Doctor Is Last Hope for the Poor

Times Staff Writer

A construction worker, his leg smashed in a bulldozer accident, sat all night outside a city hospital here, afraid to go in. A doctor told him to bring $600 cash -- more than he earns in a year -- and prepare for an amputation. His buddies wheeled him away on a flatbed tricycle.

They took him to see Zhao Huaqiong, a 58-year-old retired doctor who fashions her life on Mother Teresa and Albert Schweitzer. The move speaks volumes about the state of the Chinese healthcare system.

A generation ago this would not have been a big deal. Back then, so-called barefoot doctors and their small box of simple medicines were a symbol of China’s universal healthcare. The system, according to the nation’s prominent medical journals, reduced infant mortality rates, raised life expectancies and wiped out many infectious diseases.

But two decades of economic overhaul have turned the pride of communist China on its head. Half the population cannot afford to see a doctor, and the vast majority of Chinese have no health insurance.


As a result, most Chinese treat themselves with over-the-counter medicines. Some fall ill and die.

“Everybody I know is afraid to get sick,” said Jin Caixian, a 20-year-old supermarket checkout clerk who works 15-hour shifts, as she waited to see Zhao to receive treatment for a debilitating migraine. “If I go to a big hospital, I might have to pay $25 or more just to get looked at. I make less than $100 in a month. Here I pay only $6 for everything.”

International health officials fear a health crisis in the world’s most populous nation could have a catalytic effect on the spread of diseases, such as severe acute respiratory syndrome and avian flu.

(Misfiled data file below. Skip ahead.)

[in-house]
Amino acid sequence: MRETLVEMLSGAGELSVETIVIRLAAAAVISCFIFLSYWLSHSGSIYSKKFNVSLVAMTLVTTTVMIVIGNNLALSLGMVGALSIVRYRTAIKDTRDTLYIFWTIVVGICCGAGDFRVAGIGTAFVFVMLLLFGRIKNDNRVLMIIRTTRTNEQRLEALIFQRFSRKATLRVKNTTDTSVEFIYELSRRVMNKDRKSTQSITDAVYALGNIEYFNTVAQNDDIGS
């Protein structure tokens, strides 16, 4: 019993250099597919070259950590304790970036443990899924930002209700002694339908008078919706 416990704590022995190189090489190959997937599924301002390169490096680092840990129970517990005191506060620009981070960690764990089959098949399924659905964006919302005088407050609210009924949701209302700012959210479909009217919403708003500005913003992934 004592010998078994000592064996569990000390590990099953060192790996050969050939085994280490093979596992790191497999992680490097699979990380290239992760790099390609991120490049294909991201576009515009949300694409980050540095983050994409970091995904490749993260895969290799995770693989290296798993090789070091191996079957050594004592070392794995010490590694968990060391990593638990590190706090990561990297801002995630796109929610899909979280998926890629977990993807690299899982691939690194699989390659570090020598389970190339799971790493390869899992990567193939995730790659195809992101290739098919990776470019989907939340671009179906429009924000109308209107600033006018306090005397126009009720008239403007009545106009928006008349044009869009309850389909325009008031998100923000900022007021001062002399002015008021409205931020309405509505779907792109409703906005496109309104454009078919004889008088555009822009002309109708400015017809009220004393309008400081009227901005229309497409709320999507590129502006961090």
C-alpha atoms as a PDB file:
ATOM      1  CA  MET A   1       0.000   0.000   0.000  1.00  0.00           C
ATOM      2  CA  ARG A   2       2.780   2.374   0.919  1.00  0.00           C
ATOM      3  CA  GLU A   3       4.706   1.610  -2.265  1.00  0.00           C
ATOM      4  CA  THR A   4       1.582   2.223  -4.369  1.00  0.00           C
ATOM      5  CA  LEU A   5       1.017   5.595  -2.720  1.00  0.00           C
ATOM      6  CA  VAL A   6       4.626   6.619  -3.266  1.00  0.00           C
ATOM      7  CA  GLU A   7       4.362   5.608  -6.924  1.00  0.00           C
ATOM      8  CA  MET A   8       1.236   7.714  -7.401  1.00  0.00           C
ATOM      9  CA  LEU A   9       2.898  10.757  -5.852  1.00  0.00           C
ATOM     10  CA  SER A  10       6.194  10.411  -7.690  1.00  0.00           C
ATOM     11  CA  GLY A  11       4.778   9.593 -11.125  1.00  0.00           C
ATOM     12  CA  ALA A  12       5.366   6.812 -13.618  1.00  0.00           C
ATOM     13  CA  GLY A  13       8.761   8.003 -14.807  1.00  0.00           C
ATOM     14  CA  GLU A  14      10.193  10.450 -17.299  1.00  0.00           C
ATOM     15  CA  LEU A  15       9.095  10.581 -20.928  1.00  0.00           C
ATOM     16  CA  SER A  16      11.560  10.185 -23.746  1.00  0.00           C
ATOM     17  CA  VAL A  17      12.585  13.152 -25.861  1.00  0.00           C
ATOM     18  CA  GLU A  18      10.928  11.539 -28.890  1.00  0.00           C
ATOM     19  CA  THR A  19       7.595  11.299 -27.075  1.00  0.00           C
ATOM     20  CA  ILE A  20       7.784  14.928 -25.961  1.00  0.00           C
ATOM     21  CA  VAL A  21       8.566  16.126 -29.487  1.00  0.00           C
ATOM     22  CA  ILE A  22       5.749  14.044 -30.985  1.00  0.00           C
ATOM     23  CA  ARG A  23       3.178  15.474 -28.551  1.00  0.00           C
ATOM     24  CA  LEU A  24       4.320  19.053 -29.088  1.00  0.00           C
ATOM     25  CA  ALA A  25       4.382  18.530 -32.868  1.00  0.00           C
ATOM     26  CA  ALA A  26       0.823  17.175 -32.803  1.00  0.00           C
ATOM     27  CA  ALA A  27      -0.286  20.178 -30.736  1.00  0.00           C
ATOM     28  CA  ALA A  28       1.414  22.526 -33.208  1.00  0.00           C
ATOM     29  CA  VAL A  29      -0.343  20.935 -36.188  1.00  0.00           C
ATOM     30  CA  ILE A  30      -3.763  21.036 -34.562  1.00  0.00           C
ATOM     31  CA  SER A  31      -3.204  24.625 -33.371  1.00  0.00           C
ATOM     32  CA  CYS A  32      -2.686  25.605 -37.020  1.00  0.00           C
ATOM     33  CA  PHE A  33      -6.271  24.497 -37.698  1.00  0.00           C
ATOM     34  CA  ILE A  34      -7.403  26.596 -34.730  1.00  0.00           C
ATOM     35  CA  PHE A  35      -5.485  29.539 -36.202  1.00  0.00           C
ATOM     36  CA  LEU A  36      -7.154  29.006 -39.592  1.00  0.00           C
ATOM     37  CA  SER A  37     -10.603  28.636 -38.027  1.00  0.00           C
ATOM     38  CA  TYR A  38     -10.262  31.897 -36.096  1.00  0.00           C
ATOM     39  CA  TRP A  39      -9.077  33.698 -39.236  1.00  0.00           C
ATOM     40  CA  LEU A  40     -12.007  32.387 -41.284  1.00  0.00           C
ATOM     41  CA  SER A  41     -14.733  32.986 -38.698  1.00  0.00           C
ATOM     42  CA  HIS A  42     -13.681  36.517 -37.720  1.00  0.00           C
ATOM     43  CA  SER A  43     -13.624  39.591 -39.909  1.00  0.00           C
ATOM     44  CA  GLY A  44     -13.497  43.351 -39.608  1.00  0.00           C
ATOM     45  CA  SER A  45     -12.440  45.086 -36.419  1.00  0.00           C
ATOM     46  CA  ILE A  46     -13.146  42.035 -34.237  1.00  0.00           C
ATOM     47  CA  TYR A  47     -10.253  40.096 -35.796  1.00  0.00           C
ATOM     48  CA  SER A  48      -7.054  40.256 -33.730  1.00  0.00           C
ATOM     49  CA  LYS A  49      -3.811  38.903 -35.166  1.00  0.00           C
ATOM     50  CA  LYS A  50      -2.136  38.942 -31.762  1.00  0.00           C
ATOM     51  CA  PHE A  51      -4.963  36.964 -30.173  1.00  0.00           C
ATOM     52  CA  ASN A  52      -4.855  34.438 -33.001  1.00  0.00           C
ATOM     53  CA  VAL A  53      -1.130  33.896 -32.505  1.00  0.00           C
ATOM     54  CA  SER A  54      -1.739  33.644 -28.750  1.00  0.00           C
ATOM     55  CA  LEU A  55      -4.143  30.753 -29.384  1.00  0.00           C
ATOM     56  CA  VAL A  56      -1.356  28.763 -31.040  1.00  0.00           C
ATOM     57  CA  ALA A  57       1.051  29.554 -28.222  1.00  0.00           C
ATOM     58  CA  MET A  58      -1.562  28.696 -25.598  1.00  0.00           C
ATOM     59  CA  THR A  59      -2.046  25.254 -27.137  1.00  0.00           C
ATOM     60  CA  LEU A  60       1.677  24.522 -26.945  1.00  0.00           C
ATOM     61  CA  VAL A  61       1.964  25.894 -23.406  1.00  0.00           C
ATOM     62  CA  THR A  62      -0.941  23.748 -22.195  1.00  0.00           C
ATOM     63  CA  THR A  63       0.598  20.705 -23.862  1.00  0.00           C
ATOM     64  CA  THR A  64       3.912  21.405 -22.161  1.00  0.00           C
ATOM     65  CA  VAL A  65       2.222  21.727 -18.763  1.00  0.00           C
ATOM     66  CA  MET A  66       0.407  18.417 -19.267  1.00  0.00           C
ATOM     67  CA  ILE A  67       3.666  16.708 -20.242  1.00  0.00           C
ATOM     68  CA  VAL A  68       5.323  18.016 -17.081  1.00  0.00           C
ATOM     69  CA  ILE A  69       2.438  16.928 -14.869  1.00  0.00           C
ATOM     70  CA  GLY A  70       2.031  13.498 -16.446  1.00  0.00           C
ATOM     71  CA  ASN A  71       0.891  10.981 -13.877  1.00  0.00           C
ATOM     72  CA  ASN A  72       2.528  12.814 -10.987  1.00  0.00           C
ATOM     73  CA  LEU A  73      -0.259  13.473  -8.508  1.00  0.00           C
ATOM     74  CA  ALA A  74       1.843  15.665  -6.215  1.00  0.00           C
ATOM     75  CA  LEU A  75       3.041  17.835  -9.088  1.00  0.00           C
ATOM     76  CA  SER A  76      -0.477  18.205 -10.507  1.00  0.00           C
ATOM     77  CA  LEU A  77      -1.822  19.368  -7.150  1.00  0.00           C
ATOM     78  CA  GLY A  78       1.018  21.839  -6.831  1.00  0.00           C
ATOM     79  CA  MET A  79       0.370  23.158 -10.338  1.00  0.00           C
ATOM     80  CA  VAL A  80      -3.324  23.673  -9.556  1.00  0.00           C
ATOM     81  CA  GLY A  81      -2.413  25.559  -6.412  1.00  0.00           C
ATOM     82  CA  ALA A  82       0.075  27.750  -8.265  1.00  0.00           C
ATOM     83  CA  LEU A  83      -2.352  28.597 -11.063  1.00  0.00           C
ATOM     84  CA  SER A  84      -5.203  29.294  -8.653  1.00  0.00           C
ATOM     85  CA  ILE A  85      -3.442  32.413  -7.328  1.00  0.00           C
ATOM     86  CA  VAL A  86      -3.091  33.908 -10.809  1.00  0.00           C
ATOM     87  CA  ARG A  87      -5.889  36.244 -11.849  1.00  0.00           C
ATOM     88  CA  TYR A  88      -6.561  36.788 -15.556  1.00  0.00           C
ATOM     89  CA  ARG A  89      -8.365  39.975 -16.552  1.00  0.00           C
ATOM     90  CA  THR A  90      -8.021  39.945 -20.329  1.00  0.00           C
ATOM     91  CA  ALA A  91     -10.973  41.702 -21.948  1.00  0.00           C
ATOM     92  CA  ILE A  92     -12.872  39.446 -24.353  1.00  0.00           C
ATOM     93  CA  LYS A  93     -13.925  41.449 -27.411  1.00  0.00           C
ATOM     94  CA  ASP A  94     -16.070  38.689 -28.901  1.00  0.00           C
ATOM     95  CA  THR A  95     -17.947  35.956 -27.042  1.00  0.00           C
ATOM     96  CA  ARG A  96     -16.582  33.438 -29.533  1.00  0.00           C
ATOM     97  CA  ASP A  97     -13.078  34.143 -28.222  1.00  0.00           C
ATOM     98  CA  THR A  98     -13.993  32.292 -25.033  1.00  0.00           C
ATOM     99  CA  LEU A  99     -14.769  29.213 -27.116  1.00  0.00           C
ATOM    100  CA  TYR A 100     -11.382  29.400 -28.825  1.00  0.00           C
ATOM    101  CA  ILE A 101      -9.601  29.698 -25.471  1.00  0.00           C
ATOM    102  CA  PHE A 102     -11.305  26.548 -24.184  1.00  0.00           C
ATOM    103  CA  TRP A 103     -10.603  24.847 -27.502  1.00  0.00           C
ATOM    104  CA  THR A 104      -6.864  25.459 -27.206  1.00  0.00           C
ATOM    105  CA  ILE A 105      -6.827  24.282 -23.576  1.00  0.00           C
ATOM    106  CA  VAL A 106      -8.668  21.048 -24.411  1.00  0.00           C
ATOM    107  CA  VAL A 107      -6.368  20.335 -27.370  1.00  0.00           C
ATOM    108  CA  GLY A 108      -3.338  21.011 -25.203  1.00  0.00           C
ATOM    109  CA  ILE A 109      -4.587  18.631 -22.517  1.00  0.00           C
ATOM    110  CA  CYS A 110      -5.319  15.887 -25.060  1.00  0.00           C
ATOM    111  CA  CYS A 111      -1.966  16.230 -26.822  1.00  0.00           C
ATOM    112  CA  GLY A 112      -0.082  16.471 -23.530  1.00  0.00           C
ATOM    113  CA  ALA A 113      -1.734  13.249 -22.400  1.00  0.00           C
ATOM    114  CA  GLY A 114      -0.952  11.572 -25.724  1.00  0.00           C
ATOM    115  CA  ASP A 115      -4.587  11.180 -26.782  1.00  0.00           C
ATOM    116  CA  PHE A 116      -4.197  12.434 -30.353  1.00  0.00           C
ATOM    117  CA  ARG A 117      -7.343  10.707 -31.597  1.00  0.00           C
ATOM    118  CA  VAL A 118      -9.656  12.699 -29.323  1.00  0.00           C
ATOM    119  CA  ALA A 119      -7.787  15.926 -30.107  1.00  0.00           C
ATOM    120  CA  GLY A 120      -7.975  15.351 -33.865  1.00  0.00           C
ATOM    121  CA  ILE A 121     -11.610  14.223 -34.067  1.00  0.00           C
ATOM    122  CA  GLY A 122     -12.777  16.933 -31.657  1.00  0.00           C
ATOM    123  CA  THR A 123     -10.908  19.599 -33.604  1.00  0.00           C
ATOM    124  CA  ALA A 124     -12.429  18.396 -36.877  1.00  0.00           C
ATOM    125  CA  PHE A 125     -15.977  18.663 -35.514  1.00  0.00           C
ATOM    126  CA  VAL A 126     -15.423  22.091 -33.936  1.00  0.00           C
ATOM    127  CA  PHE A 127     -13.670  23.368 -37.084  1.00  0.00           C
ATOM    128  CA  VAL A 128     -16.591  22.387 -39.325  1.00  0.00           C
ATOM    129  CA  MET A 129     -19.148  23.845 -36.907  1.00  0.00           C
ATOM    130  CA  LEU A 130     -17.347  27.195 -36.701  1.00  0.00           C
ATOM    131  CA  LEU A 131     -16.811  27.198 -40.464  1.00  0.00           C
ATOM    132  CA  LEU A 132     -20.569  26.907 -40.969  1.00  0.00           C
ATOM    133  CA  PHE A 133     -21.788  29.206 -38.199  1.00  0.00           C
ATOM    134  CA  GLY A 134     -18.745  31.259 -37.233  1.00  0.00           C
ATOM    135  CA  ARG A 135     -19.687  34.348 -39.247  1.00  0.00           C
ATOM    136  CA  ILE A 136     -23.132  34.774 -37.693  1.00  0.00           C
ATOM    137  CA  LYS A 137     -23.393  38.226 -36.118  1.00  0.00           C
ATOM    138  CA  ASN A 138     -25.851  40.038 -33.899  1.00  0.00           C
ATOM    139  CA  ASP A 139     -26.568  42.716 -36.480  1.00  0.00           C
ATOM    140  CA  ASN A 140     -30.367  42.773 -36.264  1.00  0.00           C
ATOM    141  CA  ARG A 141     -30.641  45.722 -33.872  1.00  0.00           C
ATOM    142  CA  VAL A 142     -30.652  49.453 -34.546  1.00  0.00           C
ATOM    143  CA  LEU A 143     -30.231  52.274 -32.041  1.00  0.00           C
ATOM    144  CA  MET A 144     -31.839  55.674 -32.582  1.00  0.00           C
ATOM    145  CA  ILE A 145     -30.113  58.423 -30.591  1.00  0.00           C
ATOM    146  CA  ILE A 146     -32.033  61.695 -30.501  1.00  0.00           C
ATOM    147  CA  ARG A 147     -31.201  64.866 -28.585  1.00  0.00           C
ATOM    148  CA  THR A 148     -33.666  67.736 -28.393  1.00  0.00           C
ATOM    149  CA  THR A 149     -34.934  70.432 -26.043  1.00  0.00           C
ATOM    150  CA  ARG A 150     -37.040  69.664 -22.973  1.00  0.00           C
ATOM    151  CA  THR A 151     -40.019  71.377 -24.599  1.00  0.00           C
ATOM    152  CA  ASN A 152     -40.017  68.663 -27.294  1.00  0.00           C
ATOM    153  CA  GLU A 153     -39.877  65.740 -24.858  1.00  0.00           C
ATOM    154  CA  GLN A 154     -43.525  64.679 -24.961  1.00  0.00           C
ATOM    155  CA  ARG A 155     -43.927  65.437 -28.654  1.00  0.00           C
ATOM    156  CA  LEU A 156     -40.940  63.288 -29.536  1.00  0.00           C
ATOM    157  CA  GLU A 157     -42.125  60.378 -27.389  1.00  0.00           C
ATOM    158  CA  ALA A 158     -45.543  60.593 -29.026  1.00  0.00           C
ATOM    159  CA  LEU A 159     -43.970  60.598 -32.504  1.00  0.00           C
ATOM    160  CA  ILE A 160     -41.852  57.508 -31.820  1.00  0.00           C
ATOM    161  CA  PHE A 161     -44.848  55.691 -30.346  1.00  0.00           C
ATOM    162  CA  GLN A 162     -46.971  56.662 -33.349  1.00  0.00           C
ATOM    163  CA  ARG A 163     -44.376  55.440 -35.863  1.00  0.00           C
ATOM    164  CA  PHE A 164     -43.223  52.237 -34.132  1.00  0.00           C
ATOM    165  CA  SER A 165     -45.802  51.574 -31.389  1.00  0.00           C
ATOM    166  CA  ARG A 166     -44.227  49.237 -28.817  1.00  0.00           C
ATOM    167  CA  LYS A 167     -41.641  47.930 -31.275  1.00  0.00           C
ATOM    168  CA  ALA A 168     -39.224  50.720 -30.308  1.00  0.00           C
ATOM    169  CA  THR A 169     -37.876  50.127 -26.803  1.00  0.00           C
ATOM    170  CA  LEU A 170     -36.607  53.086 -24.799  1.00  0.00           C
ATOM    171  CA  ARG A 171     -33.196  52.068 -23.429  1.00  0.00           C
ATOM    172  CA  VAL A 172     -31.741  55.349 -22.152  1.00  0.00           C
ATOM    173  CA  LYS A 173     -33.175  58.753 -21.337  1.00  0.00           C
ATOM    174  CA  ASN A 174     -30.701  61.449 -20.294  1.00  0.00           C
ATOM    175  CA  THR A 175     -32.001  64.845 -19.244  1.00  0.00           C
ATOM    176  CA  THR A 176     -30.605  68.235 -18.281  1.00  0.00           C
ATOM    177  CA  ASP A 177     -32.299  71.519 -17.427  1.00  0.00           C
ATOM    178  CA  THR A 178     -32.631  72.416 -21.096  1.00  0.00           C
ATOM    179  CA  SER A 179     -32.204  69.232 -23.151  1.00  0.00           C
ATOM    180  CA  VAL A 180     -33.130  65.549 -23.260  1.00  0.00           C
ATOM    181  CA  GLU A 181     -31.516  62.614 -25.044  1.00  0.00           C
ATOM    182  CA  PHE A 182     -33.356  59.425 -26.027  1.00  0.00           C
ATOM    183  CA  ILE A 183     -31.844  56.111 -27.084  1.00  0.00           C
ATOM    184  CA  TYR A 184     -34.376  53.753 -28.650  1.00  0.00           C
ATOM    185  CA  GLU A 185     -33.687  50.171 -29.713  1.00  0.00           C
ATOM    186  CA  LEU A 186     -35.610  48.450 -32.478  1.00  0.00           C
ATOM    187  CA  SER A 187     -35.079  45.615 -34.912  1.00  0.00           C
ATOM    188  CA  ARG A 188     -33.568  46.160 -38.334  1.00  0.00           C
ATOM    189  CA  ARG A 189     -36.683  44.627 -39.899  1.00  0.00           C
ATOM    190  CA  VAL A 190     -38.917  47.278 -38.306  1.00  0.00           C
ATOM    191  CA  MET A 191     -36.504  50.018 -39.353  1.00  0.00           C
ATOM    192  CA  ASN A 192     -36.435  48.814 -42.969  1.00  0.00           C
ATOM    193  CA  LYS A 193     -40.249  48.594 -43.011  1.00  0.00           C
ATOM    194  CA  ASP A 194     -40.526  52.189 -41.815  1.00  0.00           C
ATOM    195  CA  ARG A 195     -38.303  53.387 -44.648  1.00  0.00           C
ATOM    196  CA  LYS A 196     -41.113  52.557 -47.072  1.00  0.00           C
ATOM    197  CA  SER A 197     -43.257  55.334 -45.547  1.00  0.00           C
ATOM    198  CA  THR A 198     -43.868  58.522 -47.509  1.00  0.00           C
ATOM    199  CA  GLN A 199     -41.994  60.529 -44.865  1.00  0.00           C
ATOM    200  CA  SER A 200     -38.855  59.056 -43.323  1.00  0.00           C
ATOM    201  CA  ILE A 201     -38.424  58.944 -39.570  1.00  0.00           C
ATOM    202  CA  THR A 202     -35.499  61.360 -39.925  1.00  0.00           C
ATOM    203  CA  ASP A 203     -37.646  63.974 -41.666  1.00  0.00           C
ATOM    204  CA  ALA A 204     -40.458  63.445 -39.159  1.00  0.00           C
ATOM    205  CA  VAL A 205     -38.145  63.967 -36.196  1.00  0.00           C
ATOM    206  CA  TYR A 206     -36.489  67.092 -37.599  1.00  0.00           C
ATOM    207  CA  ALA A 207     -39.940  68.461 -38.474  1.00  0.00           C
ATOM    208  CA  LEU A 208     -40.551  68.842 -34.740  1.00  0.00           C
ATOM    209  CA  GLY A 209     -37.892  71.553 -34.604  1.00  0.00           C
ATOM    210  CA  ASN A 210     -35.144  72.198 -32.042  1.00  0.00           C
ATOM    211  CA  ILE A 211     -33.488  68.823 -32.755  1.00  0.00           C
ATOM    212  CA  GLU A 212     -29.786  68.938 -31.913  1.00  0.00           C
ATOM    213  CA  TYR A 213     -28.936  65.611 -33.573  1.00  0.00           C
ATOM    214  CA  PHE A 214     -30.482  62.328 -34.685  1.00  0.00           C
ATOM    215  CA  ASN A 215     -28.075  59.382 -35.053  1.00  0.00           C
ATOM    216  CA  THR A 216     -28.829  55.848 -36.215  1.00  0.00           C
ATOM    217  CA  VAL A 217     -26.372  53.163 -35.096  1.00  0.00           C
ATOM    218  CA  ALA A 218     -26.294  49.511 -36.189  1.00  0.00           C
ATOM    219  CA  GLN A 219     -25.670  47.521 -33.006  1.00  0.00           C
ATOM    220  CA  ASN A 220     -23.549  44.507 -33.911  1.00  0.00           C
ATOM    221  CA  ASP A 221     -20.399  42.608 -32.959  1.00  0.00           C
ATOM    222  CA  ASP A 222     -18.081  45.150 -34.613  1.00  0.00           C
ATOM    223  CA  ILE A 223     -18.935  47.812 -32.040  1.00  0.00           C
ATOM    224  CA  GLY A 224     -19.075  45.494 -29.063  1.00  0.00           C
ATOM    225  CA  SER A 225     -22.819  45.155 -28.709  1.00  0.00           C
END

The collapse of China’s healthcare safety net has increased the country’s growing wealth gap, prompting Beijing to call for reforms and more government investment in low-cost care. But health experts warn that real change takes time.

“If you can’t afford to see a doctor when you get sick, your life has no safeguards. The consequences for that are grave,” said Yang Fengchun, a public policy professor at Peking University.

For those with nowhere else to turn, the clinic run by Zhao is a life raft. On the outskirts of this prosperous coastal city’s poorest neighborhood, this one-of-a-kind private hospital opens a window into the silent sufferings of a vast underclass that powers China’s red-hot economy.

“About 90% of patients who come here are poor migrant workers,” said Zhao, a tiny woman with a raspy but forceful voice. “Most of them have only $12 in their pockets.... To go to a regular hospital you need at least 10 times that. Here, I don’t care if they have 25 cents or nothing at all. I will help them and give them the respect they deserve.”

As she speaks, a 53-year-old farmer walks in with muddied boots and a nasty toothache. She immediately hands him painkillers.


“My whole family comes here, my wife, my father,” said Cui Shengyi, barely able to speak through his pain. “She’s great.”

Like a mother to a sick child, Zhao puts the pill on his tongue and helps him wash it down with a cup of water. She tells him to come back after the swelling goes down. He gives her the equivalent of 50 cents. The pills cost five times that. Zhao often accepts just pennies. Sometimes, eggs.